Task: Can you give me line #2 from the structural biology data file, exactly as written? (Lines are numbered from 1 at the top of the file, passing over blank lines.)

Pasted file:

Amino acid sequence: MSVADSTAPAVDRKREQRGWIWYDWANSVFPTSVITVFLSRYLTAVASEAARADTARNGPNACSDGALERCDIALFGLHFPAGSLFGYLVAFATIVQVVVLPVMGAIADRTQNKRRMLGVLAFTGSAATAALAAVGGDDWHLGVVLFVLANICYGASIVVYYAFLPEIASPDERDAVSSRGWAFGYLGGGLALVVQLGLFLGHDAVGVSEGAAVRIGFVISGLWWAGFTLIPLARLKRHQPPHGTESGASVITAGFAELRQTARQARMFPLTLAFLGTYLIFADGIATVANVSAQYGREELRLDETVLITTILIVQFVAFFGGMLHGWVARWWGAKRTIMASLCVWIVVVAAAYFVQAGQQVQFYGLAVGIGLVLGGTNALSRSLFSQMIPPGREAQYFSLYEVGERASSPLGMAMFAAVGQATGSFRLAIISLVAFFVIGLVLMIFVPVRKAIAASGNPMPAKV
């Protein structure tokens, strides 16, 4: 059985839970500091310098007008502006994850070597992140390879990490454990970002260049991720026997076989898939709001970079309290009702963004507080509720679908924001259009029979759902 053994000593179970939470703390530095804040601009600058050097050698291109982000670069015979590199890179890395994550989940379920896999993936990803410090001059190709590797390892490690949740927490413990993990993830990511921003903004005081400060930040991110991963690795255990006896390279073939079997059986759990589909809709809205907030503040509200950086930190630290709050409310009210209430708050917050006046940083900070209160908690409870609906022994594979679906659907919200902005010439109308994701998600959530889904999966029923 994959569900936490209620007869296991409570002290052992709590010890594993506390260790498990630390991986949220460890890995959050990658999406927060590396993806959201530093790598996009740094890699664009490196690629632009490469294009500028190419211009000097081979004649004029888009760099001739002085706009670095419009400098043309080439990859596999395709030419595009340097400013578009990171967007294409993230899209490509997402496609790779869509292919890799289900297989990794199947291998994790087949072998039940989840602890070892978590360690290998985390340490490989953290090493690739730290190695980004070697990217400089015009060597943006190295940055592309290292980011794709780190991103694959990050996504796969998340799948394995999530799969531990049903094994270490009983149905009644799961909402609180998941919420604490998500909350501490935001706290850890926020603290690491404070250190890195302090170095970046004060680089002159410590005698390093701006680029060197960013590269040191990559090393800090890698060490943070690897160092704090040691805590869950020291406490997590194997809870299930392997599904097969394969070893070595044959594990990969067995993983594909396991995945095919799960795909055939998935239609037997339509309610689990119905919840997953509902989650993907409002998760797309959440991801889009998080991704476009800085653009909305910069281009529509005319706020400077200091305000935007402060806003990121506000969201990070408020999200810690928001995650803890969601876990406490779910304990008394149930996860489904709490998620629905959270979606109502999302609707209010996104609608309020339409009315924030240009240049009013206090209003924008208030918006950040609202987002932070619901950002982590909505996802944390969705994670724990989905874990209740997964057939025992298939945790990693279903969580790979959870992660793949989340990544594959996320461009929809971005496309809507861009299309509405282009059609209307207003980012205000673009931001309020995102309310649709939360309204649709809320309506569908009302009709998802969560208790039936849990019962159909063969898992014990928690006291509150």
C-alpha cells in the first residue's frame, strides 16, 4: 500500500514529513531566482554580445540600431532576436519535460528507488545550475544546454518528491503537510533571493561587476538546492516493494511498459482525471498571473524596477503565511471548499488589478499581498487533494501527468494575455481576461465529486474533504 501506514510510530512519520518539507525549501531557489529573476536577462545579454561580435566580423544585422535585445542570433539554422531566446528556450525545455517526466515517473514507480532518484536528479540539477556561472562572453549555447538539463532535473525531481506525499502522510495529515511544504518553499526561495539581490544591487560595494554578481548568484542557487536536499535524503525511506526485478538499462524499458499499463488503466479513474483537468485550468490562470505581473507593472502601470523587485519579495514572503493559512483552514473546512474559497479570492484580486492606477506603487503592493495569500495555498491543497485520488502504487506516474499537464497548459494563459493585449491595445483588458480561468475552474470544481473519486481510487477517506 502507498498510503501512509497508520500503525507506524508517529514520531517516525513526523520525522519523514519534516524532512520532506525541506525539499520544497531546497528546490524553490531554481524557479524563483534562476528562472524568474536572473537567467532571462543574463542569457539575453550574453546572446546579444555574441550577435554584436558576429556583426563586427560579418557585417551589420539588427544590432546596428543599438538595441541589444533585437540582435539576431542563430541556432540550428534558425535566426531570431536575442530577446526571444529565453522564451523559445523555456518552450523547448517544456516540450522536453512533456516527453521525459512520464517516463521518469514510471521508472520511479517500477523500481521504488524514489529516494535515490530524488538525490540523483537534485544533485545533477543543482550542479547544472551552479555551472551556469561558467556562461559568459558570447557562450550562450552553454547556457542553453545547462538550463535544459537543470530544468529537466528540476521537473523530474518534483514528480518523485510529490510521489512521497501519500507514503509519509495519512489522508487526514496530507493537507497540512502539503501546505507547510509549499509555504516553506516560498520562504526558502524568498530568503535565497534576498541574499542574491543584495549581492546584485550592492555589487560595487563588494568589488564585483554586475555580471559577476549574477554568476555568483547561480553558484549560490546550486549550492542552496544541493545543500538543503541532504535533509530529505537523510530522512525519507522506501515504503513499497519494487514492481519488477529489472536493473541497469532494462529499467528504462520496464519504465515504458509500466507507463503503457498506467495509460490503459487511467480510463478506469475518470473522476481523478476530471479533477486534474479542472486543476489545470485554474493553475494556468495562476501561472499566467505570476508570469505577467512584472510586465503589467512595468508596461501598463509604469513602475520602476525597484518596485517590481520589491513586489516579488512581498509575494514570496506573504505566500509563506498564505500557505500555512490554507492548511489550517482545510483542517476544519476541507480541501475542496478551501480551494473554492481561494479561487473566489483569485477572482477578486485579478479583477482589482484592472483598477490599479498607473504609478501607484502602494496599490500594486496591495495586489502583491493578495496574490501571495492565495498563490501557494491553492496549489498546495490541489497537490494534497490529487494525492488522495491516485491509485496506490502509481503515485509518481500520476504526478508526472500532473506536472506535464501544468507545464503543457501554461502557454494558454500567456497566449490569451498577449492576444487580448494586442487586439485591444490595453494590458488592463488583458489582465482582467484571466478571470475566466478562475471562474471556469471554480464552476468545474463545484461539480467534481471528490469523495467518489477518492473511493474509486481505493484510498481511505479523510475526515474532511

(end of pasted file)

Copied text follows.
């Protein structure tokens, strides 16, 4: 059985839970500091310098007008502006994850070597992140390879990490454990970002260049991720026997076989898939709001970079309290009702963004507080509720679908924001259009029979759902 053994000593179970939470703390530095804040601009600058050097050698291109982000670069015979590199890179890395994550989940379920896999993936990803410090001059190709590797390892490690949740927490413990993990993830990511921003903004005081400060930040991110991963690795255990006896390279073939079997059986759990589909809709809205907030503040509200950086930190630290709050409310009210209430708050917050006046940083900070209160908690409870609906022994594979679906659907919200902005010439109308994701998600959530889904999966029923 994959569900936490209620007869296991409570002290052992709590010890594993506390260790498990630390991986949220460890890995959050990658999406927060590396993806959201530093790598996009740094890699664009490196690629632009490469294009500028190419211009000097081979004649004029888009760099001739002085706009670095419009400098043309080439990859596999395709030419595009340097400013578009990171967007294409993230899209490509997402496609790779869509292919890799289900297989990794199947291998994790087949072998039940989840602890070892978590360690290998985390340490490989953290090493690739730290190695980004070697990217400089015009060597943006190295940055592309290292980011794709780190991103694959990050996504796969998340799948394995999530799969531990049903094994270490009983149905009644799961909402609180998941919420604490998500909350501490935001706290850890926020603290690491404070250190890195302090170095970046004060680089002159410590005698390093701006680029060197960013590269040191990559090393800090890698060490943070690897160092704090040691805590869950020291406490997590194997809870299930392997599904097969394969070893070595044959594990990969067995993983594909396991995945095919799960795909055939998935239609037997339509309610689990119905919840997953509902989650993907409002998760797309959440991801889009998080991704476009800085653009909305910069281009529509005319706020400077200091305000935007402060806003990121506000969201990070408020999200810690928001995650803890969601876990406490779910304990008394149930996860489904709490998620629905959270979606109502999302609707209010996104609608309020339409009315924030240009240049009013206090209003924008208030918006950040609202987002932070619901950002982590909505996802944390969705994670724990989905874990209740997964057939025992298939945790990693279903969580790979959870992660793949989340990544594959996320461009929809971005496309809507861009299309509405282009059609209307207003980012205000673009931001309020995102309310649709939360309204649709809320309506569908009302009709998802969560208790039936849990019962159909063969898992014990928690006291509150």